Tuesday 12 December 2017

Price of bullion leads to sea-bed treasure hunt

Mark Keenan

Mark Keenan

The high price of gold and silver bullion has led to a "treasure hunt" of sea-bed wrecks off the Irish coast.

A source at the Department of Arts, Heritage and the Gaeltacht says heritage orders will be applied "wherever the Government sees fit", as improved technology increasingly allows treasure firms access to deeper and more hazardous locations in Irish national waters -- and privateers race to get to wrecks before Irish legislation prohibits them from doing so.

The world's largest marine commodity recovery operator, Omex, is already preparing to extract tens of millions worth of silver bullion from Irish waters within weeks.

Only once has an underwater heritage order been applied to a shipwreck -- in reaction to the investigation by a private exploration firm of the Lusitania in 1995. After a lengthy court battle with the owners, which ended in a compromise agreement in 2006, the heritage rights of the Irish State were eventually upheld.

The department source adds: "Treasure hunters are currently most interested in First World War wrecks, not only because they are most likely to have valuable cargoes on board, but because there is an increasingly small window in which to harvest their contents."

Under Irish law, wrecks which are 100 years old automatically become national monuments. This means treasure hunters seeking unfettered access in order to cash in on currently high precious metal values need to get in before the deadline.

Officials are concerned that treasure hunters might turn their attentions to unprotected wrecks like that of the Aud, the German vessel scuppered off Cork harbour in 1916 and laden with munitions for the Rising -- or to a series of German U-boats located off the Cork coast, which heritage officials believe have a high historic value to the State.

Odyssey Marine Exploration (Omex) -- a Nasdaq-quoted US exploration company -- told its shareholders that it is coming into Irish coastal waters this spring to harvest silver bullion from the wreck of the SS Mantola, a First World War wreck located within the 200 miles zone which OMEX says contains $18m (€13m) worth of silver bullion.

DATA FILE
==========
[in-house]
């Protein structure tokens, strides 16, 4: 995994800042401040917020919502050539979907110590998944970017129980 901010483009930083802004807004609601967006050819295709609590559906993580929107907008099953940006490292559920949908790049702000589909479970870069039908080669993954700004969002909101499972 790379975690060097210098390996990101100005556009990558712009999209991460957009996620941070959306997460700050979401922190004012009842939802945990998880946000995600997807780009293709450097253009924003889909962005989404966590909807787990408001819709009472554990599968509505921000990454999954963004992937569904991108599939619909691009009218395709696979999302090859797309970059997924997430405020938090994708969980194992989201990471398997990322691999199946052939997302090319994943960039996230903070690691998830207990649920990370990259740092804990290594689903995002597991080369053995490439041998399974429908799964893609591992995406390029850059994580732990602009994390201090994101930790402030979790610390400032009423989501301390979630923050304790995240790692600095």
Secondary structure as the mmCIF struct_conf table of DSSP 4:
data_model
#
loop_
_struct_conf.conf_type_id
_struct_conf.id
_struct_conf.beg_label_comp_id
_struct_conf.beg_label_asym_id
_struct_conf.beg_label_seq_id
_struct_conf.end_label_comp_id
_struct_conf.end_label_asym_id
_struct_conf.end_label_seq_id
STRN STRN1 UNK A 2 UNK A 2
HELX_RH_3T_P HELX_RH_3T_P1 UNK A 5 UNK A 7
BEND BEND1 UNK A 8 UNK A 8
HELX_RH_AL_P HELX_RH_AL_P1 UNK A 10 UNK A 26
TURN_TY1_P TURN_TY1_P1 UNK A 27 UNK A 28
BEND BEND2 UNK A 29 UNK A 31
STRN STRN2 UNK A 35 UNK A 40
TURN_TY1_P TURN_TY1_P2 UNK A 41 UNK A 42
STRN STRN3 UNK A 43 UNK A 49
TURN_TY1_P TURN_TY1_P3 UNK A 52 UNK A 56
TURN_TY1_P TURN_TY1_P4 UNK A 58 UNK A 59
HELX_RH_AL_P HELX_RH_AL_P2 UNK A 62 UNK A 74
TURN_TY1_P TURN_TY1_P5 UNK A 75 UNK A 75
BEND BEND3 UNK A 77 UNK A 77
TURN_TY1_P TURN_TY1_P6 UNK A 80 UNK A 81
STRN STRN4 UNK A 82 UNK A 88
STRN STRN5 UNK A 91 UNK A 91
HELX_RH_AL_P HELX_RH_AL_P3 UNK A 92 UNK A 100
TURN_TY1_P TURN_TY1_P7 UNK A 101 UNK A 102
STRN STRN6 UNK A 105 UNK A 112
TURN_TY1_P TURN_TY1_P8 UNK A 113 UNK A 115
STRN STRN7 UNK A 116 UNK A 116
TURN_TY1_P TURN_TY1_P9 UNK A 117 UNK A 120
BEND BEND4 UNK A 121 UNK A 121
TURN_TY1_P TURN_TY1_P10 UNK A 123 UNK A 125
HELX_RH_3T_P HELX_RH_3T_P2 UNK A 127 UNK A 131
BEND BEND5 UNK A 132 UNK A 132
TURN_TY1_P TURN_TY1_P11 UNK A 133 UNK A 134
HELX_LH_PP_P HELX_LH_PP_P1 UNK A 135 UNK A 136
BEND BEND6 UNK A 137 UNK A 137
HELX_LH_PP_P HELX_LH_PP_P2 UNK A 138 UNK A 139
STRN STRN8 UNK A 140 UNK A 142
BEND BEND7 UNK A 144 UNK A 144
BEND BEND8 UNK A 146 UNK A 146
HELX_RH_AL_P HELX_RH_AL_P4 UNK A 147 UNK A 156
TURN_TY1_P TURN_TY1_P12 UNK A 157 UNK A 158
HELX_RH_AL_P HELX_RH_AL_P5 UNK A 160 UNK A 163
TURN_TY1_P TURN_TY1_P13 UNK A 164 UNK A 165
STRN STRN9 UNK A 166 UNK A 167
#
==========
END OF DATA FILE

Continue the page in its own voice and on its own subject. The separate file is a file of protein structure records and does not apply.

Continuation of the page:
Omex, which features in the TV series Treasure Quest, is entangled in a court battle with the Spanish government after the company hoovered up 17 tons of silver and gold from an 1804 wreck, which the Spanish government is now claiming. With its share price affected by its perceived lack of success in the so-called "black swan" case, Omex announced its discovery last year of two British bullion ships off the Irish coast, the SS Gairsoppa and the SS Mantola. Omex is backed by the British government, which claims ownership and has made a deal to receive 20 per cent of the salvage.

A game of cat and mouse appears to have ensued between Irish state officials and Omex, which has turned up unexpectedly in Irish waters on a number of occasions and has been intercepted more than once by the Irish naval services eager to see what they are doing. Last year Omex was discovered exploring a wreck 25 miles off the Great Blasket and its vessel was boarded. The crew were cooperative and there is no suggestion unlawful activities were taking place.

"The heritage value of the Mantola is questionable and it is wholly owned by the British government; so the Irish State has few rights regarding this ship. However, any attempts to interfere with wrecks which are historically important to Ireland, like that of the Aud, will certainly produce an immediate reaction," said a source close to the Heritage Department.

Following the Lusitania case, heritage officials have found themselves in a bigger race against treasure hunters to locate and protect historically valuable wrecks. Over the last six years the Department has located and catalogued 3,300 of the estimated 10,000 or so wrecks thought to lie in Irish waters and hundreds of them date from WWI, particularly off the coasts of Donegal and Cork.

Eoghan Kieran of Moore Group, a private marine archaeological company, says, "When we do have a wreck of agreed historic significance -- whatever the law says -- we don't really have the resources to protect it. You can't keep an eye on every single wreck and Ireland's waters are positively teeming with them, given that they were the traditional hunting grounds for German U-boats. These are the wrecks that the treasure hunters will be chasing in the years ahead."

Sunday Independent

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